The printer itself is assembled and functioning and has now begun it’s long (possibly never-ending) journey of calibration and improvement to be truly usable. Eventually I’d like to print using a syringe-based extruder with viscous materials like molten chocolate, frosting, peanut butter and more, but first I need to make sure that the bot is actually moving the way it should be.
From what I’ve read, the belts used for linear motion along the X and Y axes are too loose or too tight this can result in skipped teeth and compounding accuracy problems during printing, so it would be a good idea to test the machine out before trying to do anything too complicated.
This is one of the reasons I chose early on to go with the Quick-Fit X Carriage by RichRap, which allows me to use not only “traditional” plastic extruders, but other attachments like pen plotters and dial gauges. In this post I’ll talk about the process of using a pen plotter attachment to test the machine’s movement and tweak the machine based on what I found.
Printing and assembling the pen plotter attachment
On Thingiverse there are tons of derivatives of RichRap’s Quick-Fit X Carriage for cool compatible attachments, including this super simple pen holder by user blacki. What appealed to me most was the minimalism of the design and the fact that I could print it in one piece, then add a pen and slap it directly into my X carriage.
There are two holes in the back of the triangular pen mount big enough for M4 screws to be passed through, and a channel inside the mount that can hold M4 nuts to secure the screws. Unfortunately this channel doesn’t trap the nuts completely, so it can be a little frustrating tightening and loosening the screws. But it works!
Calibration prints and belt tightening
At first I attached a mechanical pencil to the pen holder but soon realized that the graphite will wear down during printing, causing the pencil to stop making marks on the paper every so often. I reset my Z axis each time to counter this, but then I realized I should just be using a pen instead. I started using a fine tipped Sharpie, which seems to do the job quite well, but can dry out quickly.
I used the following process for generating G-code and testing out my machine.
- Draw simple shapes (circles, squares, lines) in Inkscape.
- Use the Gcodetools extension to generate very simple G-code for the paths.
- Manually edit the generated G-code to remove comments (%) that my setup doesn’t like.
- Load the G-code file into Repetier-Host.
- Connect my electronics board (RUMBA) using Repetier-Host.
- Home all axes.
- Manually adjust Z axis endstop (and re-home the axis) until the pen is just barely making contact with the paper on the build platform.
- Jog the various axes to make sure that the pen is marking with just barely enough pressure to make a good mark. Too much pressure means results in friction which can cause the belts to skip.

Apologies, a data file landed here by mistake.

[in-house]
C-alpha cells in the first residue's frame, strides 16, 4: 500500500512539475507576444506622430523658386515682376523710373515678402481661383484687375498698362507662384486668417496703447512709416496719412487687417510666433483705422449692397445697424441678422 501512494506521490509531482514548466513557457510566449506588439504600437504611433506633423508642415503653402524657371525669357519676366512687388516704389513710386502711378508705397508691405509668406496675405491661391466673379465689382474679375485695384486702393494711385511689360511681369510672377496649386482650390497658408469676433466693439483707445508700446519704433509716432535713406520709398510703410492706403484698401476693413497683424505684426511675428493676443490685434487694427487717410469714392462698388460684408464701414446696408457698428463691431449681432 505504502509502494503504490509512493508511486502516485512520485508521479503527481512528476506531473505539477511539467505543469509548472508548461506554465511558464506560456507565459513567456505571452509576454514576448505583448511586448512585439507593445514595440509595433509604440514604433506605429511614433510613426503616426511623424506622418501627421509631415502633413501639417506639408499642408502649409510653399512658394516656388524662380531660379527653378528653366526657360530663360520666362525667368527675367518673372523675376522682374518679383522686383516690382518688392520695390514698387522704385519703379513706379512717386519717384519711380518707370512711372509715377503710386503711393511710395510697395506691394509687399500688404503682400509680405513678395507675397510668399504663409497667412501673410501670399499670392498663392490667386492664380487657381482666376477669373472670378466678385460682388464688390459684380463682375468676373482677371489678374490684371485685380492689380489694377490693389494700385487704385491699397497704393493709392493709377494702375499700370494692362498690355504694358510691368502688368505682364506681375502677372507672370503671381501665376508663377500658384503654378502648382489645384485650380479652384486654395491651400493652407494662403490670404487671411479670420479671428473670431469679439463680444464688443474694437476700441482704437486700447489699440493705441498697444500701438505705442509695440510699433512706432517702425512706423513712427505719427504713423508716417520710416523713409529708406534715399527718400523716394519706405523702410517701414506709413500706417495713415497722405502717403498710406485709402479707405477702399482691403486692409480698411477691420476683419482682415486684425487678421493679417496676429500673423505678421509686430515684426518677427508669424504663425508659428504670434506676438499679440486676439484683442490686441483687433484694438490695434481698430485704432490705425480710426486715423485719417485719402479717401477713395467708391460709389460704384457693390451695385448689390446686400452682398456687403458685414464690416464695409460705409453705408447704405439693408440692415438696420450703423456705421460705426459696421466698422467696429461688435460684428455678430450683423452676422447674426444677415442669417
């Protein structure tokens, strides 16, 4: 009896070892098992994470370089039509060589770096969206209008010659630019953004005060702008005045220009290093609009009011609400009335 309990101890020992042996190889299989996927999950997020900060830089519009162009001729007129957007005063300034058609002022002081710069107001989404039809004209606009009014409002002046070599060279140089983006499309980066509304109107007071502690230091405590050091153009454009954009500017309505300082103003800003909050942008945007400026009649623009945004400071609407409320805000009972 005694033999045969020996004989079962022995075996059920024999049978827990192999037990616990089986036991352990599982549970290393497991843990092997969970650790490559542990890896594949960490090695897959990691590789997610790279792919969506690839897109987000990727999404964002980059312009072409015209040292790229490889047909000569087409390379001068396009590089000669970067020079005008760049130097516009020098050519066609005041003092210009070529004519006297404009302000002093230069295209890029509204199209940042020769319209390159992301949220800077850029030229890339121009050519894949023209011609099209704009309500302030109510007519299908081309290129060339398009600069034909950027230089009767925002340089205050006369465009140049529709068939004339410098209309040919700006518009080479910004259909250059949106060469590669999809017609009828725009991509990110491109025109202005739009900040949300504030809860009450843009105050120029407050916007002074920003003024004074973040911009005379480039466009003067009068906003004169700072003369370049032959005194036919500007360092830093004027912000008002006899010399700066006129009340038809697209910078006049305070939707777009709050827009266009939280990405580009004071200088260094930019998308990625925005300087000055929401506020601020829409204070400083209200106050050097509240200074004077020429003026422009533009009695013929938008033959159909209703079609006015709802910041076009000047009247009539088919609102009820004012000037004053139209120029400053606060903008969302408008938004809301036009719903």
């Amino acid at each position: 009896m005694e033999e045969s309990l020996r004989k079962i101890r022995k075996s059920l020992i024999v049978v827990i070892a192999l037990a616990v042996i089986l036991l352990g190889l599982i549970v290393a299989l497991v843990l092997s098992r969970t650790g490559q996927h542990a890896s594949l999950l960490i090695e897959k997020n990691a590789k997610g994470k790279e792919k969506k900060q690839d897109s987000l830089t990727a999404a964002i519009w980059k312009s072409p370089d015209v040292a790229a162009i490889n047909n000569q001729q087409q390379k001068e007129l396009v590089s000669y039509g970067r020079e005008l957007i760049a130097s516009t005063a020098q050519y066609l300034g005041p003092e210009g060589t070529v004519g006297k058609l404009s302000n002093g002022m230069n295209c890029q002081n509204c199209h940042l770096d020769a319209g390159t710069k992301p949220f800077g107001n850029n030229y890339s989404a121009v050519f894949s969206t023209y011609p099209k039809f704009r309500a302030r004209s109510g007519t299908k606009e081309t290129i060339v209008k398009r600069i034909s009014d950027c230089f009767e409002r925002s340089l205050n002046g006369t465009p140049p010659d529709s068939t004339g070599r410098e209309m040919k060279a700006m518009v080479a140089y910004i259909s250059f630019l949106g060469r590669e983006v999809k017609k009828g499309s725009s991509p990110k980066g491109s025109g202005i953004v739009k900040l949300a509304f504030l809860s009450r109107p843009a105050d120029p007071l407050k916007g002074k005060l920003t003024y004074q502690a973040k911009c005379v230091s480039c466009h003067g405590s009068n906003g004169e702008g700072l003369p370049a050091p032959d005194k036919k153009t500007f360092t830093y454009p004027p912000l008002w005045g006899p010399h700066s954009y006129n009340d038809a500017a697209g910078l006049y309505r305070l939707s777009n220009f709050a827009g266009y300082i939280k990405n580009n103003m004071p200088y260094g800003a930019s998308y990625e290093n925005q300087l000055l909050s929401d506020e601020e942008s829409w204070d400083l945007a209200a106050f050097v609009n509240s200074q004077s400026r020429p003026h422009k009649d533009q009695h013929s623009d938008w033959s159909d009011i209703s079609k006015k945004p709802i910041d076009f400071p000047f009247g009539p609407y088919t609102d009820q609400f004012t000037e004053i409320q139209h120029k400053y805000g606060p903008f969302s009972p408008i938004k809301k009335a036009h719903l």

- Run the G-code and watch the movement to make sure everything is working, with a finger on the emergency stop button (E-stop).
Tightening the belts
After doing this process a couple times (OK, quite a few times) with different designs I saw a few consistent problems. Specifically I found that lines and shapes were being “translated” after long movements or between prints, meaning that although the printer things that it has returned to the exact same spot on one or two axes, it actually hasn’t. This means that one or more of the belts is skipping, which has been a little frustrating for me. Having never seen another Prusa Mendel before (or anything other than a Makerbot Replicator) in person, I didn’t know what properly tensioned belts look or felt like, so I didn’t know if my belts were too tight or too loose. Eventually I learned that my belts were too loose, and that it takes surprising force to tension the belts properly.
To tighten my belts I loosened the belt clamps, then used a pair if pliers to grip and twist the belts as much as I possibly could. When the belts were as tight as I could get them, I used my free hand to tighten the clamps again, which may have been causing me to relieve some of the pressure I had on the belts before they were totally secure.
Eventually I was able to get my calibration prints to come out pretty well, but I still feel like my belts aren’t perfect. I want to find an automatic belt tensioning technique that doesn’t require me to disassemble the machine, but there are just so many to choose from! When I find the time I think I’ll try to find some torsion springs to fit my belts, which is what the Makerbot Replicator uses.
Fender washer upgrade
While using the pen plotter and trying to tighten the belts, I realized that a lot of the backlash was because of the fender washes that are used on the X and Y axes to hold the belts in place. I was unable to source the fender washers listed by the official Prusa Mendel build instructions, and instead had to settle for some that were smaller in diameter. I thought this would be fine, but while playing with the belts I noticed that the belts kept wandering off the bearings to climbing up onto the smaller washers, creating friction.
This extra friction was causing the belts to skip teeth and cause problems, which I didn’t realize for a while. I thought that the skipped teeth were due to the belts not being tight enough or being too tight, but I didn’t think about the washers as being the problem. I went to my local hardware store and found some larger SAE fender washers that fit the M8 rod well and installed them. Combined with the belt tightening I did I was able to get rid of most of the backlash I was experiencing.